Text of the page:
The Need for Telehealth Solutions
Queer people are more vulnerable than ever to the manifold health concerns set loose by the virus. LGBTQ HIV-positive communities, for instance, are at higher risk of contracting COVID-19. In a recent report from the Human Rights Campaign Foundation, of the over 14 million LGBTQ+ adults living in the United States, over five million can be found in jobs that expose them to a higher-than-average risk of COVID-19, including food service jobs, careers in medicine, and those in education.
For queer health clinics that are already strained under the weight of the crisis, the added risk of exposure for a uniquely at-risk community leaves the door open for creative, often virtual, health solutions.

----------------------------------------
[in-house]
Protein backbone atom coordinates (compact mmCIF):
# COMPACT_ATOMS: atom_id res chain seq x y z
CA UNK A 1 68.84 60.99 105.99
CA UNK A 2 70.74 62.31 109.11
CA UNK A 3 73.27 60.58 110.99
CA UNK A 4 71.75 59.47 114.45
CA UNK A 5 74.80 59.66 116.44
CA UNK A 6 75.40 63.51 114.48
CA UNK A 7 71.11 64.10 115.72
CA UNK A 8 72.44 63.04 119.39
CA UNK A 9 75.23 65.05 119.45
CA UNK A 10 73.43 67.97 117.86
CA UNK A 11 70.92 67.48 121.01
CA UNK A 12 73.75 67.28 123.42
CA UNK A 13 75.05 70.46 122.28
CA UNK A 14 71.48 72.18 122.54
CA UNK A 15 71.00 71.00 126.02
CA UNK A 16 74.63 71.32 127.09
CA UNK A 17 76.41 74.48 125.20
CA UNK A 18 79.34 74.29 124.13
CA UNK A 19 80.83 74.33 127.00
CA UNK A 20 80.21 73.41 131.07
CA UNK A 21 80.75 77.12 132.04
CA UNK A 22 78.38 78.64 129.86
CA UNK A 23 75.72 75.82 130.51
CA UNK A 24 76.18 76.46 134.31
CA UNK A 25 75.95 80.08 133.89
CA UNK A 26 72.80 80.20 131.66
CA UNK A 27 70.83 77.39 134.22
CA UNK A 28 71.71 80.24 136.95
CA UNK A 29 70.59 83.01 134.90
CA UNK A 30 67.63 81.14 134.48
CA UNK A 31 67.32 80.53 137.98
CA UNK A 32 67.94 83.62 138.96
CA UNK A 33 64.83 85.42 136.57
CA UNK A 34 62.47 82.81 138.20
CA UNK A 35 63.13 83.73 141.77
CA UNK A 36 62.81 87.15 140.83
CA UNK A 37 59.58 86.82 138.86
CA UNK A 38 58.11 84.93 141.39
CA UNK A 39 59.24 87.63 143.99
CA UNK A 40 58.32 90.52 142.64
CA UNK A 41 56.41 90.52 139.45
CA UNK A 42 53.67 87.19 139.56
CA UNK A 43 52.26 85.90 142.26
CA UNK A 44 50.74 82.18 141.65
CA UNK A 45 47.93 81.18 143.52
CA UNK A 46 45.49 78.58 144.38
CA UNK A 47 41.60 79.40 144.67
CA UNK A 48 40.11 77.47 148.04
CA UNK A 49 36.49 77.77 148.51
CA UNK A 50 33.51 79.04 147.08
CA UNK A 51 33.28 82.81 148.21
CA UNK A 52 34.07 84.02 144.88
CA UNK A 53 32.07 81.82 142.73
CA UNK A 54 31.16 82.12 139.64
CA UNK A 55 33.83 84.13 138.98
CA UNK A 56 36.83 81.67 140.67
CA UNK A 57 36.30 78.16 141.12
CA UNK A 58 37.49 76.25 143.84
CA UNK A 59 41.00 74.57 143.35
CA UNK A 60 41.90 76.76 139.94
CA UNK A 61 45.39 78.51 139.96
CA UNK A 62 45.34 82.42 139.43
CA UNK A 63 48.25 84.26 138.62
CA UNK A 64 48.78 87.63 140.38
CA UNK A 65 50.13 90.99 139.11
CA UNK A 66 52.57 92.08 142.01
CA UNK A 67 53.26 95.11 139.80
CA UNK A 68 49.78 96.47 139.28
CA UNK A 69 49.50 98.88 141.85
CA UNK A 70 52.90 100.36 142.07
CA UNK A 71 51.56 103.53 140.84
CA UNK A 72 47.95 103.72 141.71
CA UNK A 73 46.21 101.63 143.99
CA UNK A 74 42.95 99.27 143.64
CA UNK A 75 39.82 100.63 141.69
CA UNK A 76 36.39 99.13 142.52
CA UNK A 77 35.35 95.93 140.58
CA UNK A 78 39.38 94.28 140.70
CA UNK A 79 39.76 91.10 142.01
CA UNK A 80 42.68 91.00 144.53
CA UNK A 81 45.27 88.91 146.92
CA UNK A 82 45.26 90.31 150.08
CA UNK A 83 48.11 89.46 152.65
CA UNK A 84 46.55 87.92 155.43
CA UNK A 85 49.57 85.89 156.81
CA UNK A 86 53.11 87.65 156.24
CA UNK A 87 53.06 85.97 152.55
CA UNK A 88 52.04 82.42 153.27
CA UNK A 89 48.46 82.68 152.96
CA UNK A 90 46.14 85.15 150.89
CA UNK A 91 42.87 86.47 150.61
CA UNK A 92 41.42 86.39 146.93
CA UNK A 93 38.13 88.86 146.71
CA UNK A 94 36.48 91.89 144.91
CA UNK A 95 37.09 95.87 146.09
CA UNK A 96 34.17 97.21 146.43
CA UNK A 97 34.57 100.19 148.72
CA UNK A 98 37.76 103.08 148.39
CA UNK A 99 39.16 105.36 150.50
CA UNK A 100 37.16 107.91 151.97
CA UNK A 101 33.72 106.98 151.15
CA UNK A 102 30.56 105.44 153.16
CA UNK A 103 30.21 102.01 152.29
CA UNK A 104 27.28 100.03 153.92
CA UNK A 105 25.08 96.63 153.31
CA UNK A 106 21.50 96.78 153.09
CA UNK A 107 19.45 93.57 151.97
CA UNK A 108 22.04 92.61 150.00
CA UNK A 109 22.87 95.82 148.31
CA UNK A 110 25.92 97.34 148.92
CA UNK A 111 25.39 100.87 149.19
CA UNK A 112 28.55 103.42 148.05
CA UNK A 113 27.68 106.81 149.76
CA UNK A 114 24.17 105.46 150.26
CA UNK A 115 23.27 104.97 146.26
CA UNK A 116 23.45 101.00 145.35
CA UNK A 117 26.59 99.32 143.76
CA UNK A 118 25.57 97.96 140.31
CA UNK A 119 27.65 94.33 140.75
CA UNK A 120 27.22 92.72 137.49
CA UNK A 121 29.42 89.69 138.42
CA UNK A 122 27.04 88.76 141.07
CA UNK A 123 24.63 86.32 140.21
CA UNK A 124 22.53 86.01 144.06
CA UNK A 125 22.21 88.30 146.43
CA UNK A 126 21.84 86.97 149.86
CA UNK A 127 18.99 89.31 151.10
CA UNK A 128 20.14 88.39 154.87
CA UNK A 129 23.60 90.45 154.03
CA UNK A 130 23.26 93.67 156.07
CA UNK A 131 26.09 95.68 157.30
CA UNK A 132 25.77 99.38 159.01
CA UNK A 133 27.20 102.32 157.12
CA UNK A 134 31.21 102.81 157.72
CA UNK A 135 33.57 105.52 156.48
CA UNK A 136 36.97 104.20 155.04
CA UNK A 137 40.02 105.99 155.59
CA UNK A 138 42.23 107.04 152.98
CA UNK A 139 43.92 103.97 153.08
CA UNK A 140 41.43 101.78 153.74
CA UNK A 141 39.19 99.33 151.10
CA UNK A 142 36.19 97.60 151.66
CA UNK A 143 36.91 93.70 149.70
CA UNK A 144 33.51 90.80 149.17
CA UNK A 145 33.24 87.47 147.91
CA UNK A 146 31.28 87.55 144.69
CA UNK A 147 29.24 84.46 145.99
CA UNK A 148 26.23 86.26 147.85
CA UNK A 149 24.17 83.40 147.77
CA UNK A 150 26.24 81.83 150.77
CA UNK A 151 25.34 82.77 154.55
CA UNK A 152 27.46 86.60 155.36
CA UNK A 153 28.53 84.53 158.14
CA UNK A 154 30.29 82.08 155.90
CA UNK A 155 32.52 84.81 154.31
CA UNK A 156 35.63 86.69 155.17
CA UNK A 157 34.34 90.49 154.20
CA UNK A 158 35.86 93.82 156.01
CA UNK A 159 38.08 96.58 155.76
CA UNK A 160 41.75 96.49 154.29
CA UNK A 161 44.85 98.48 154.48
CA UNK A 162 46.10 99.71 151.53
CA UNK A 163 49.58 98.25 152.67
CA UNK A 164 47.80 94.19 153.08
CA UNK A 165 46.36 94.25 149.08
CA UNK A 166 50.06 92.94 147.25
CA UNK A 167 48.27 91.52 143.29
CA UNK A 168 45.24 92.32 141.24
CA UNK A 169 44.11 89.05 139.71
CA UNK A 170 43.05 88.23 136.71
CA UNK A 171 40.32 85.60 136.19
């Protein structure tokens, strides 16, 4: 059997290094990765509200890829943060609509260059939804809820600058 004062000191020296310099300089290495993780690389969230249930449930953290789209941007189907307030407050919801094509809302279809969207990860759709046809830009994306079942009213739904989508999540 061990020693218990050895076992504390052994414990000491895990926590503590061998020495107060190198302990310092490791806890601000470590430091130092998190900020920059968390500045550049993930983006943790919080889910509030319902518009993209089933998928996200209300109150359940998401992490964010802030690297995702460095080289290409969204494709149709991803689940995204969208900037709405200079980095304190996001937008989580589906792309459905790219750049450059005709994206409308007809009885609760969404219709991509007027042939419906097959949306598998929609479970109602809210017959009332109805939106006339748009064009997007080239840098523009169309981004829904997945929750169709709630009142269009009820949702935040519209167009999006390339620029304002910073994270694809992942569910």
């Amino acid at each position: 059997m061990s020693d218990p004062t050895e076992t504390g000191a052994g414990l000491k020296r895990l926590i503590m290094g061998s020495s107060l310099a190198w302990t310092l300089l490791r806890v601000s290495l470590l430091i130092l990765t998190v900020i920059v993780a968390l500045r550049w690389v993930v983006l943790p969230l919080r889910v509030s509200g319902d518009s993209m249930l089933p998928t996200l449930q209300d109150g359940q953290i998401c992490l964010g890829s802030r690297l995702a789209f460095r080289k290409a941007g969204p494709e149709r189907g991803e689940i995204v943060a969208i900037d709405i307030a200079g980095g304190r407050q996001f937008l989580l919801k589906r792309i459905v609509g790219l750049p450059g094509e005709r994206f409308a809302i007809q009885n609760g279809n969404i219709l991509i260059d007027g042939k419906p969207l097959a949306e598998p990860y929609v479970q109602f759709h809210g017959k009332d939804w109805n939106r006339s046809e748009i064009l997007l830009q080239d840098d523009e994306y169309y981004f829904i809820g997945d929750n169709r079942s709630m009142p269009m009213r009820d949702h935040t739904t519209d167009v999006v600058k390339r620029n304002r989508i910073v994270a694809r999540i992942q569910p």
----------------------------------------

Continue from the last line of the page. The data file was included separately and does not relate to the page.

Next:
Enter the new wave of apps, start-ups, and digital solutions for remote healthcare. Platforms like QueerDoc and Queerly Health, which connect users with access to hormone replacement therapy (HRT), birth control, and pre-exposure prophylaxis (PrEP), an HIV prevention medication. Start-ups like Plume and Folx—which is currently raising venture backing and has yet to be released—are more community-based: By connecting trans patients with affirming doctors within the queer community, they’re bringing ideas of personal, embodied care to trans people who’ve historically either avoided traditional medical care or suffered the consequences of an antiquated system. While these apps are part of a larger wave of remote healthcare initiatives—platforms like Forward and BetterHelp—their specific focus on queer health needs is both revolutionary and essential.